#### Overview of this book

Java 9 Data Structures and Algorithms covers classical, functional, and reactive data structures, giving you the ability to understand computational complexity, solve problems, and write efficient code. This book is based on the Zero Bug Bounce milestone of Java 9. We start off with the basics of algorithms and data structures, helping you understand the fundamentals and measure complexity. From here, we introduce you to concepts such as arrays, linked lists, as well as abstract data types such as stacks and queues. Next, we’ll take you through the basics of functional programming while making sure you get used to thinking recursively. We provide plenty of examples along the way to help you understand each concept. You will also get a clear picture of reactive programming, binary searches, sorting, search trees, undirected graphs, and a whole lot more!
Table of Contents (19 chapters)
Java 9 Data Structures and Algorithms
Credits
About the Author
About the Reviewer
www.PacktPub.com
Customer Feedback
Preface
Free Chapter
Why Bother? – Basic
Cogs and Pulleys – Building Blocks
Protocols – Abstract Data Types
Detour – Functional Programming
Efficient Searching – Binary Search and Sorting
Efficient Sorting – quicksort and mergesort
Concepts of Tree
More About Search – Search Trees and Hash Tables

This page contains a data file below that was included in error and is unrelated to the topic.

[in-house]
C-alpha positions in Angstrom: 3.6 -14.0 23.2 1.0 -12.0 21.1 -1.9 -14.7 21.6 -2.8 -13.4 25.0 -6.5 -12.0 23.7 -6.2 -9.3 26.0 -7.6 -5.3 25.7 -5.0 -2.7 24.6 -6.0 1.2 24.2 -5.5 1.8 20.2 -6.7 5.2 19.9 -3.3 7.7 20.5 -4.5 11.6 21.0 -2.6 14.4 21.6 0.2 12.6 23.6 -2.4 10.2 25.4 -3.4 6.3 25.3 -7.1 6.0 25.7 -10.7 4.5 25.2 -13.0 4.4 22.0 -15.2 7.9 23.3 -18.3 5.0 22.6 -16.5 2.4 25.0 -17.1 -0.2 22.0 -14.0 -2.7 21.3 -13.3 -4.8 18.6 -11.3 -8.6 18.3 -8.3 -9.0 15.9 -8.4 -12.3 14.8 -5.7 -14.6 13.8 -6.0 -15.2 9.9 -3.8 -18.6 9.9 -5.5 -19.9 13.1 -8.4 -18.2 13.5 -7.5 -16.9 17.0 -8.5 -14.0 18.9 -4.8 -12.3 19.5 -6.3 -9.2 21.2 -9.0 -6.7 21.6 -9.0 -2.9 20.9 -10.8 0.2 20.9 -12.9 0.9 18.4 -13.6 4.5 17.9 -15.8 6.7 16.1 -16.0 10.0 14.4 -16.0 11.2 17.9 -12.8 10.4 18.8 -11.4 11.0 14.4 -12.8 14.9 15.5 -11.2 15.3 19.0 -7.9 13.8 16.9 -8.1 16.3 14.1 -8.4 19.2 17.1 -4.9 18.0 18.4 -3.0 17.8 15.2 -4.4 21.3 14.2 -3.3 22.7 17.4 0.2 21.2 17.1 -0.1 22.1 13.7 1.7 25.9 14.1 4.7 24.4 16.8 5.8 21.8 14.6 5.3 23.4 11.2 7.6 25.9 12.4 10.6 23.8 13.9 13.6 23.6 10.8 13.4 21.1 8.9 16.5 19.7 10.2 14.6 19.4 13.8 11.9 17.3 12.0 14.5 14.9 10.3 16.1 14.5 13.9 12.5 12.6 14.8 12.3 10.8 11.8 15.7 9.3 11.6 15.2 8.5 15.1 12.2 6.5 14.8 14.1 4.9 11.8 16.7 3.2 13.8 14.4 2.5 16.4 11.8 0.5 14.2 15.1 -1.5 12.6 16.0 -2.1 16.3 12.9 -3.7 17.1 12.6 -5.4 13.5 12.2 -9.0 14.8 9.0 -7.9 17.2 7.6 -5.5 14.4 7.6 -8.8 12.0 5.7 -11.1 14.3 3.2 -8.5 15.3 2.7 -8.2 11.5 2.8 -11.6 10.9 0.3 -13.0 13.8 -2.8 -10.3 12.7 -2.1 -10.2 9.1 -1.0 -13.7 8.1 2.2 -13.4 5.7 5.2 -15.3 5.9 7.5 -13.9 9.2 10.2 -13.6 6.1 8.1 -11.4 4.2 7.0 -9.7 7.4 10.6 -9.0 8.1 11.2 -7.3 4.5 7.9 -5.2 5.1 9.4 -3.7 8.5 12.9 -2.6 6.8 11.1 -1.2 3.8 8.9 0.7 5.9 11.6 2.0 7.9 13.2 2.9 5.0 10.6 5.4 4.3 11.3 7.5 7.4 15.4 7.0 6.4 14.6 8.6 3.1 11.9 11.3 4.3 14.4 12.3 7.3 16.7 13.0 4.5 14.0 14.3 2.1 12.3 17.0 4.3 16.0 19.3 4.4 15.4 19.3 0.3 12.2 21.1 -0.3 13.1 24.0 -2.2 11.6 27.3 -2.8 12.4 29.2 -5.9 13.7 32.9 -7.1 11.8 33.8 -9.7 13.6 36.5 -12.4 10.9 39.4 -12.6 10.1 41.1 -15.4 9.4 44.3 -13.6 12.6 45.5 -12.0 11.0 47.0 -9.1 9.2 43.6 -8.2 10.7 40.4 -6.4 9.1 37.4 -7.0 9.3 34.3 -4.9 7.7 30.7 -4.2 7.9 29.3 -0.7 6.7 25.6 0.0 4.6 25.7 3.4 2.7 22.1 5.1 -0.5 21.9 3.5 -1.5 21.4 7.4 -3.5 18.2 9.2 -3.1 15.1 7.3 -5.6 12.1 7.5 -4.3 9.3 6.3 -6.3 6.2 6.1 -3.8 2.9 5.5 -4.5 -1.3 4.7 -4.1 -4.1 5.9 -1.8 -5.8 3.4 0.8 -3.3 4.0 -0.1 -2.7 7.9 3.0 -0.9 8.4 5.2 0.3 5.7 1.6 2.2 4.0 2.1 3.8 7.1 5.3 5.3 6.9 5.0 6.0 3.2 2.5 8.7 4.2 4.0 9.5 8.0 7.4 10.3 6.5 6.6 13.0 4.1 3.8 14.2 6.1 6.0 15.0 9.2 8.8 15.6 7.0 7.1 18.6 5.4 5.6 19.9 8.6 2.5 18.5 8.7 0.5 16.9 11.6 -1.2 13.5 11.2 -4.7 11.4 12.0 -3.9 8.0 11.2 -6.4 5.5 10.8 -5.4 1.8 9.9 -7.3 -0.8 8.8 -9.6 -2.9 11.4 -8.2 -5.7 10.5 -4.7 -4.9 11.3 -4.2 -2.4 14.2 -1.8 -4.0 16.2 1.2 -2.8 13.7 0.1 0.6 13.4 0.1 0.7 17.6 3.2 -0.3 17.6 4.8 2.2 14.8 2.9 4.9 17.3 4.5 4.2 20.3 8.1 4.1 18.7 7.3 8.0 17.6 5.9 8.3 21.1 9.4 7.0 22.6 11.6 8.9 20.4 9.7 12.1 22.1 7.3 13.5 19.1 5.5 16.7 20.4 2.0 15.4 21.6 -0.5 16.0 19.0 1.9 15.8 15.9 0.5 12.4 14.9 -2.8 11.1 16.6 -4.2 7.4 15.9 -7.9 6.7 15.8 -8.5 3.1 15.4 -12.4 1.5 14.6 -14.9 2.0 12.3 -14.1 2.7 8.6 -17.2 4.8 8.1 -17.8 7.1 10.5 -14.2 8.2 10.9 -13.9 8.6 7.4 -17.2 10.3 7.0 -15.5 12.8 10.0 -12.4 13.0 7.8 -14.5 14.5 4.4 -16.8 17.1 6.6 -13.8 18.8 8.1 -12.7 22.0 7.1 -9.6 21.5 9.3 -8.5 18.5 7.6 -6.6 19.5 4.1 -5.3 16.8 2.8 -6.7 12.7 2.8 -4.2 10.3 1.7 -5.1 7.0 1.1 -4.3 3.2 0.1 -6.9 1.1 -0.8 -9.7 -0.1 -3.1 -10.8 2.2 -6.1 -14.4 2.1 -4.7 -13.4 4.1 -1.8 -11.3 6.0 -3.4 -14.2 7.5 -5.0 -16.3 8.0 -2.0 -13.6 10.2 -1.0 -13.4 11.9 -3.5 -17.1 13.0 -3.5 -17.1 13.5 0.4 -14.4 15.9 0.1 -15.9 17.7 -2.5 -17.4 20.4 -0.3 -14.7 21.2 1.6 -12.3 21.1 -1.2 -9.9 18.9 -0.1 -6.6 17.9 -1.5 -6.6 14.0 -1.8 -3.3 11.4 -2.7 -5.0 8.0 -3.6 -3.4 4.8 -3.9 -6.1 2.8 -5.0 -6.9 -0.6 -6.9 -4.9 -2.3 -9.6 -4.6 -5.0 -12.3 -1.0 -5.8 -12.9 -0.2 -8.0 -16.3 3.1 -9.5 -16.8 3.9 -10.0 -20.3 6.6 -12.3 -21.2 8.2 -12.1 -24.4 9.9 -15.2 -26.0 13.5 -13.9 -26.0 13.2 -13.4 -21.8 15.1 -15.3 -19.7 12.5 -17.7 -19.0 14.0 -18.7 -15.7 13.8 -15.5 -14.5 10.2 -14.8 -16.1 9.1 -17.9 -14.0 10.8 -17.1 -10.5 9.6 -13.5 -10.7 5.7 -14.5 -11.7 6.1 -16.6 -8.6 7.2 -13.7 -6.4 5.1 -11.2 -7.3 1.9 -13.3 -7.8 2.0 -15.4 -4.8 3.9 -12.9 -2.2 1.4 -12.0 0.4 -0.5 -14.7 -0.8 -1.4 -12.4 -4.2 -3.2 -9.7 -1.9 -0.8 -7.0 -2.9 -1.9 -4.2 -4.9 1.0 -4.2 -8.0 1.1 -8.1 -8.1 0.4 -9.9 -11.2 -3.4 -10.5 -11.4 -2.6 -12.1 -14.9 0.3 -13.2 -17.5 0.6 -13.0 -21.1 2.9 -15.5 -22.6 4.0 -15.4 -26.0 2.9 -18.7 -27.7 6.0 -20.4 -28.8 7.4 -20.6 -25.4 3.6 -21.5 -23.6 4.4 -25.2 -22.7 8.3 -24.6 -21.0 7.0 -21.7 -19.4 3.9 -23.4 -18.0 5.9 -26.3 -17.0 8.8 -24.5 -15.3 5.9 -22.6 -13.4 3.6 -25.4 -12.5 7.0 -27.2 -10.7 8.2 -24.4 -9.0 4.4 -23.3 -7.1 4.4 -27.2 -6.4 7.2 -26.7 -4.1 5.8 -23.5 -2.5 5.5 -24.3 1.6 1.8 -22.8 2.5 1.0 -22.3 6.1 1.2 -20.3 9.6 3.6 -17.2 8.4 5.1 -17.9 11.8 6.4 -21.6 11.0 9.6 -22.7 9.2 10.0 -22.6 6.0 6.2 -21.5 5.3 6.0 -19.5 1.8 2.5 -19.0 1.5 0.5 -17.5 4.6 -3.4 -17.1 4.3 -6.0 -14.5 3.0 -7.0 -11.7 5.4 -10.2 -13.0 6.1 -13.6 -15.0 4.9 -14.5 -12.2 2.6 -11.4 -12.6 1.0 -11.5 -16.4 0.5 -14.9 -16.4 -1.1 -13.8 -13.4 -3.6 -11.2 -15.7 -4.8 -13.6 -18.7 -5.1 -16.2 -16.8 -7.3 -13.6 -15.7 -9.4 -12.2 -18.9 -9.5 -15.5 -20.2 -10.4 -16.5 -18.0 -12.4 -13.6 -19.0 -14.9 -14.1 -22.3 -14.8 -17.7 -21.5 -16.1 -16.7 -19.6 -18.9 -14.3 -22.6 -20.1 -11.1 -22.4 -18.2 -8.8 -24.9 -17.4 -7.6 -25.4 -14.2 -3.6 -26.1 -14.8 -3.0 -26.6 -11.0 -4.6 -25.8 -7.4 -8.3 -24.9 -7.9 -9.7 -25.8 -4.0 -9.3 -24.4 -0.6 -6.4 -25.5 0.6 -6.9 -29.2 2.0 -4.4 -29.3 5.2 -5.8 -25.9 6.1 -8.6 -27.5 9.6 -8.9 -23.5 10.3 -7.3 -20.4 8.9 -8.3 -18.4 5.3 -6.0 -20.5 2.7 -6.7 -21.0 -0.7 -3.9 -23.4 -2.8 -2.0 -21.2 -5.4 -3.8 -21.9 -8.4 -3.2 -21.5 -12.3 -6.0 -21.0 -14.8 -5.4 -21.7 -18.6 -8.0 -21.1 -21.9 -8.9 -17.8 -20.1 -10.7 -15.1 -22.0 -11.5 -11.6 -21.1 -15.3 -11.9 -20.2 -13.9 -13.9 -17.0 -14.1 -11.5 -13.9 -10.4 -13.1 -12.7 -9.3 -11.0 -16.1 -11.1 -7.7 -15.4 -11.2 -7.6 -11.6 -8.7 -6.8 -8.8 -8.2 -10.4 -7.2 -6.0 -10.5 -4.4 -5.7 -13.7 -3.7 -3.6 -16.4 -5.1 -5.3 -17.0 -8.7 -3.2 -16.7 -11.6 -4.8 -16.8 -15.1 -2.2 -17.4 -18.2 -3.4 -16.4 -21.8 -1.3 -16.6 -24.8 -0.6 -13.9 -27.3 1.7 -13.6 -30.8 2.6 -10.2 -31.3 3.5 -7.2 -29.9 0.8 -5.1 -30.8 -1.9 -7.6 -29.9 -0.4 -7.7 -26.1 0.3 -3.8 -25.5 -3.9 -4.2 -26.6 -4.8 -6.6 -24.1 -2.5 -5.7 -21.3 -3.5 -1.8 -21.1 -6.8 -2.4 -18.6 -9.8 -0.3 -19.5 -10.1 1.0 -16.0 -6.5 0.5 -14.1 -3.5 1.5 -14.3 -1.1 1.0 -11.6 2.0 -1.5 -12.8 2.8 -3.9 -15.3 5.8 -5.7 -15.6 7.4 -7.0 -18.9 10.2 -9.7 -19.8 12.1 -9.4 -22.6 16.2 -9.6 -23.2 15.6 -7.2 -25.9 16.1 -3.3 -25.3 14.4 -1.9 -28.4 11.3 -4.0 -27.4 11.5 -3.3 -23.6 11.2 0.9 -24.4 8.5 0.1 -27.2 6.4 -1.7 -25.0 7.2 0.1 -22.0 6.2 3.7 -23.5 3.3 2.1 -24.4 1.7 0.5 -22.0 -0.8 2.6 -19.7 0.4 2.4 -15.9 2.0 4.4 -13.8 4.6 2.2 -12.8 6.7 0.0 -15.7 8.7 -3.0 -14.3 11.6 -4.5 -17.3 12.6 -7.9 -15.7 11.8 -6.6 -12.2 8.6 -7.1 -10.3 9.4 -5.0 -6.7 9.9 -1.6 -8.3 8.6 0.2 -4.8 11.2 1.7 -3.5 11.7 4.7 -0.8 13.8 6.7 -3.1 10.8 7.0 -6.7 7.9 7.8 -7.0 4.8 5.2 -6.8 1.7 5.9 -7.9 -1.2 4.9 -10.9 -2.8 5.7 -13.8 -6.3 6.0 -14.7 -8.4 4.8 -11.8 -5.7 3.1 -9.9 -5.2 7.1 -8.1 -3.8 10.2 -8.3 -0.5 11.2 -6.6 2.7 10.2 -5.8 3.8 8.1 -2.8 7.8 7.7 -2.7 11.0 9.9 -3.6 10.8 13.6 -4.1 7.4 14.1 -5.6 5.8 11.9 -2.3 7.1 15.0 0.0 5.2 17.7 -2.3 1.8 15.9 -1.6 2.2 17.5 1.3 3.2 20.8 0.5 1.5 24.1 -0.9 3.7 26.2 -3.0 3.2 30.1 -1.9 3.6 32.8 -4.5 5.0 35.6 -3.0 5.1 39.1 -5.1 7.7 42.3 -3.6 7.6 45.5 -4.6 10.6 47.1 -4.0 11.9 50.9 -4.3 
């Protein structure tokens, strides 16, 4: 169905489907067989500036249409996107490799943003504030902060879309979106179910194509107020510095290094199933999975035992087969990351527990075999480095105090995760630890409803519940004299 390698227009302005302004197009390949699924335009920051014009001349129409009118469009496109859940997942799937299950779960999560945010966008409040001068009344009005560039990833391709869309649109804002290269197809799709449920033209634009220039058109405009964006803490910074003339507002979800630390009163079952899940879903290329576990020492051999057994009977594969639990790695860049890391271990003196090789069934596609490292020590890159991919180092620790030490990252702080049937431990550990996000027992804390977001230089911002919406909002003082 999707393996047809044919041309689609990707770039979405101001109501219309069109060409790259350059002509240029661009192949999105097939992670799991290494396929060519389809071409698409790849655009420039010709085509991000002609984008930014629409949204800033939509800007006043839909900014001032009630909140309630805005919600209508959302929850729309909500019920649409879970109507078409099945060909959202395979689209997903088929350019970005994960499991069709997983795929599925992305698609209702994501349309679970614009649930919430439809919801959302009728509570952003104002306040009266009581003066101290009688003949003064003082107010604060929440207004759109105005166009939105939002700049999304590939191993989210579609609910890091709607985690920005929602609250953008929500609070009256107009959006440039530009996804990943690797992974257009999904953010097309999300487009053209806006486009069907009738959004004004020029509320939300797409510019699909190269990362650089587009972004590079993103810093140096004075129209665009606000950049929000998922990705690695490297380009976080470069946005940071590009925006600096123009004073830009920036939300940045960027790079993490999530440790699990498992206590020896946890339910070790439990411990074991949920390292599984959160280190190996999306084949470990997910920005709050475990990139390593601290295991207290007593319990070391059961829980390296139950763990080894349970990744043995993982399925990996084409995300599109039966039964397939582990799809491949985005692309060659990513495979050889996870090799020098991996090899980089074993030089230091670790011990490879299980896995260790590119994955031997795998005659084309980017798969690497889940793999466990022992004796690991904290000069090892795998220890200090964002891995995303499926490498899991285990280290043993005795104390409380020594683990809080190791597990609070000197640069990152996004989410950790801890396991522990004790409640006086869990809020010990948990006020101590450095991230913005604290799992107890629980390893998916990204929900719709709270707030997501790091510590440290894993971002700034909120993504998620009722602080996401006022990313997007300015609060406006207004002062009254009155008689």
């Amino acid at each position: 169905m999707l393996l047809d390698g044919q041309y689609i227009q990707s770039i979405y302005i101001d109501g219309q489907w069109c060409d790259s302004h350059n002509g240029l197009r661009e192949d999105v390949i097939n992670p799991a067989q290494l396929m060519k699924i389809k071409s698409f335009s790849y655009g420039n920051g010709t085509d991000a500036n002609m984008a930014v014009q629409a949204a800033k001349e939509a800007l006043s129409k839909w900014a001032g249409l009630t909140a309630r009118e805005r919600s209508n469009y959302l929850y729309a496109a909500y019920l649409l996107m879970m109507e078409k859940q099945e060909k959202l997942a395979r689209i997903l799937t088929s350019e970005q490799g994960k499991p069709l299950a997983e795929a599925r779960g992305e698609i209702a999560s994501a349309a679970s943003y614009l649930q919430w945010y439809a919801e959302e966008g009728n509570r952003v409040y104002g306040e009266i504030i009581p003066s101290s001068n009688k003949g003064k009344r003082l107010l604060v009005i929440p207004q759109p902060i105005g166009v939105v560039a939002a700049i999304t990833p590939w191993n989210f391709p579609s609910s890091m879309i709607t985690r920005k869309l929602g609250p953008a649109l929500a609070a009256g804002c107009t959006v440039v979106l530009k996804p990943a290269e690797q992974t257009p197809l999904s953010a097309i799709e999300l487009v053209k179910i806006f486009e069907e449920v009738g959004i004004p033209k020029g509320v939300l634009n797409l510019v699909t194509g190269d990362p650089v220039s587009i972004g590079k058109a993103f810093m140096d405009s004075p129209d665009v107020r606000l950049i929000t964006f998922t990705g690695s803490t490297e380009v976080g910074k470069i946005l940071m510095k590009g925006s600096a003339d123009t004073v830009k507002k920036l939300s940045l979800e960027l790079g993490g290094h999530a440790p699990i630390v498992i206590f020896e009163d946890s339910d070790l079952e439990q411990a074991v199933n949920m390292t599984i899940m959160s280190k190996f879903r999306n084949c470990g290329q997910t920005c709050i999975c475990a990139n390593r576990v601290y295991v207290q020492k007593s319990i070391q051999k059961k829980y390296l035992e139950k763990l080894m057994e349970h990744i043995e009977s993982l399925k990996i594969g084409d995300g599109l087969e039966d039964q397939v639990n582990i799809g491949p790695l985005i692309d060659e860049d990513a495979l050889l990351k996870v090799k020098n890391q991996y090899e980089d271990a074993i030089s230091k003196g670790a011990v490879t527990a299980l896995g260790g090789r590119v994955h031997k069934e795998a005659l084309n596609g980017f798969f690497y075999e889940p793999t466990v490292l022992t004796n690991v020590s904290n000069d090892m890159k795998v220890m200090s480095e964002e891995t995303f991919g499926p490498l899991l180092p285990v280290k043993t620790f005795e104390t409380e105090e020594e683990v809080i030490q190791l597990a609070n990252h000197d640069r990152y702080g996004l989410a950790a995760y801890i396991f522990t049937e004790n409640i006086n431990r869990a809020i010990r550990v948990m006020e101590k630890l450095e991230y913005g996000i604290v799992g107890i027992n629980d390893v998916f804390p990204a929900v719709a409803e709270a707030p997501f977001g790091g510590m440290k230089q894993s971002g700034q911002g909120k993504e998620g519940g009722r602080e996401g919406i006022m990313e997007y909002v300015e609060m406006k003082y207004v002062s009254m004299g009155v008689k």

Advanced General Purpose Data Structures
Concepts of Graph
Reactive Programming
Index

## Analysis of the complexity of a recursive algorithm

Throughout the chapter, I have conveniently skipped over the complexity analysis of the algorithms I have discussed. This was to ensure that you grasp the concepts of functional programming before being distracted by something else. Now is the time to get back to it.

Analyzing the complexity of a recursive algorithm involves first creating an equation. This is naturally the case because the function is defined in terms of itself for a smaller input, and the complexity is also expressed as a function of itself being calculated for a smaller input.

For example, let's say we are trying to find the complexity of the `foldLeft` operation. The `foldLeft` operation is actually two operations, the first one being a fixed operation on the current initial value and the head of the list, and then a `foldLeft` operation on the tail. Suppose T(n) represents the time taken to run a `foldLeft` operation on a list of length n. Now, let's assume that the fixed operation...